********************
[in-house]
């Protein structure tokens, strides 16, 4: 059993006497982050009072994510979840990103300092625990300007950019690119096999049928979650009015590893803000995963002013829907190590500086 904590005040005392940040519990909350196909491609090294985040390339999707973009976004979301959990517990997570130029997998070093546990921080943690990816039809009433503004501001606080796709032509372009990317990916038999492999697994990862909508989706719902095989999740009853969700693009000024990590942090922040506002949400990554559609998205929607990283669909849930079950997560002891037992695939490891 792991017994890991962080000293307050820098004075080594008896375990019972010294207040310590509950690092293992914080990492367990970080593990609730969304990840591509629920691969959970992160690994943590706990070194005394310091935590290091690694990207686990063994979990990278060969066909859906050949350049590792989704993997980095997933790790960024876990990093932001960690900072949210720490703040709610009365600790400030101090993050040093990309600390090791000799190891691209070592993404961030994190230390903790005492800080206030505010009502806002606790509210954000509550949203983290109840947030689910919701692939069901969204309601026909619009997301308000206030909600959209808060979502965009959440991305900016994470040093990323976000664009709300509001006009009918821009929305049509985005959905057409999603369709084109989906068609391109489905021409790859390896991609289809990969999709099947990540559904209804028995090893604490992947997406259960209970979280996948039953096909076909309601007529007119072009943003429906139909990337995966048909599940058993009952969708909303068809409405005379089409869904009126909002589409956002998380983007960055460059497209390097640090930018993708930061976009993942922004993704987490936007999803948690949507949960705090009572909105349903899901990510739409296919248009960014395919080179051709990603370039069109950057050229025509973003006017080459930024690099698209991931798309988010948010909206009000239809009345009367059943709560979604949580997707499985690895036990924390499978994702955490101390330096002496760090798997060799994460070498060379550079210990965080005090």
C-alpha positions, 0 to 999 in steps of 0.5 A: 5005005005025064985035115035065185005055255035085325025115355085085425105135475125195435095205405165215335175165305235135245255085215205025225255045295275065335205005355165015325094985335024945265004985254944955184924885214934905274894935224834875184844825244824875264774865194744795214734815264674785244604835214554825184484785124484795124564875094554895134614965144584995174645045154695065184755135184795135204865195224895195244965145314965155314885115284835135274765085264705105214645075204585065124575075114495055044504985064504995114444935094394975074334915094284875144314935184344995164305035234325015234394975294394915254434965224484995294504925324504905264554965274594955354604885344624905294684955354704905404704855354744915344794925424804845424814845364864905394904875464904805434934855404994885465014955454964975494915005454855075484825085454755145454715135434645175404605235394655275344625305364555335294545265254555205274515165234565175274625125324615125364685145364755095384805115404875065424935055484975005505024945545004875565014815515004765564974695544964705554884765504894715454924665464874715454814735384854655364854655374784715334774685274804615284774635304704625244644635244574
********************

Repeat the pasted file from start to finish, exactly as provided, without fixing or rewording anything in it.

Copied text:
[in-house]
């Protein structure tokens, strides 16, 4: 059993006497982050009072994510979840990103300092625990300007950019690119096999049928979650009015590893803000995963002013829907190590500086 904590005040005392940040519990909350196909491609090294985040390339999707973009976004979301959990517990997570130029997998070093546990921080943690990816039809009433503004501001606080796709032509372009990317990916038999492999697994990862909508989706719902095989999740009853969700693009000024990590942090922040506002949400990554559609998205929607990283669909849930079950997560002891037992695939490891 792991017994890991962080000293307050820098004075080594008896375990019972010294207040310590509950690092293992914080990492367990970080593990609730969304990840591509629920691969959970992160690994943590706990070194005394310091935590290091690694990207686990063994979990990278060969066909859906050949350049590792989704993997980095997933790790960024876990990093932001960690900072949210720490703040709610009365600790400030101090993050040093990309600390090791000799190891691209070592993404961030994190230390903790005492800080206030505010009502806002606790509210954000509550949203983290109840947030689910919701692939069901969204309601026909619009997301308000206030909600959209808060979502965009959440991305900016994470040093990323976000664009709300509001006009009918821009929305049509985005959905057409999603369709084109989906068609391109489905021409790859390896991609289809990969999709099947990540559904209804028995090893604490992947997406259960209970979280996948039953096909076909309601007529007119072009943003429906139909990337995966048909599940058993009952969708909303068809409405005379089409869904009126909002589409956002998380983007960055460059497209390097640090930018993708930061976009993942922004993704987490936007999803948690949507949960705090009572909105349903899901990510739409296919248009960014395919080179051709990603370039069109950057050229025509973003006017080459930024690099698209991931798309988010948010909206009000239809009345009367059943709560979604949580997707499985690895036990924390499978994702955490101390330096002496760090798997060799994460070498060379550079210990965080005090």
C-alpha positions, 0 to 999 in steps of 0.5 A: 5005005005025064985035115035065185005055255035085325025115355085085425105135475125195435095205405165215335175165305235135245255085215205025225255045295275065335205005355165015325094985335024945265004985254944955184924885214934905274894935224834875184844825244824875264774865194744795214734815264674785244604835214554825184484785124484795124564875094554895134614965144584995174645045154695065184755135184795135204865195224895195244965145314965155314885115284835135274765085264705105214645075204585065124575075114495055044504985064504995114444935094394975074334915094284875144314935184344995164305035234325015234394975294394915254434965224484995294504925324504905264554965274594955354604885344624905294684955354704905404704855354744915344794925424804845424814845364864905394904875464904805434934855404994885465014955454964975494915005454855075484825085454755145454715135434645175404605235394655275344625305364555335294545265254555205274515165234565175274625125324615125364685145364755095384805115404875065424935055484975005505024945545004875565014815515004765564974695544964705554884765504894715454924665464874715454814735384854655364854655374784715334774685274804615284774635304704625244644635244574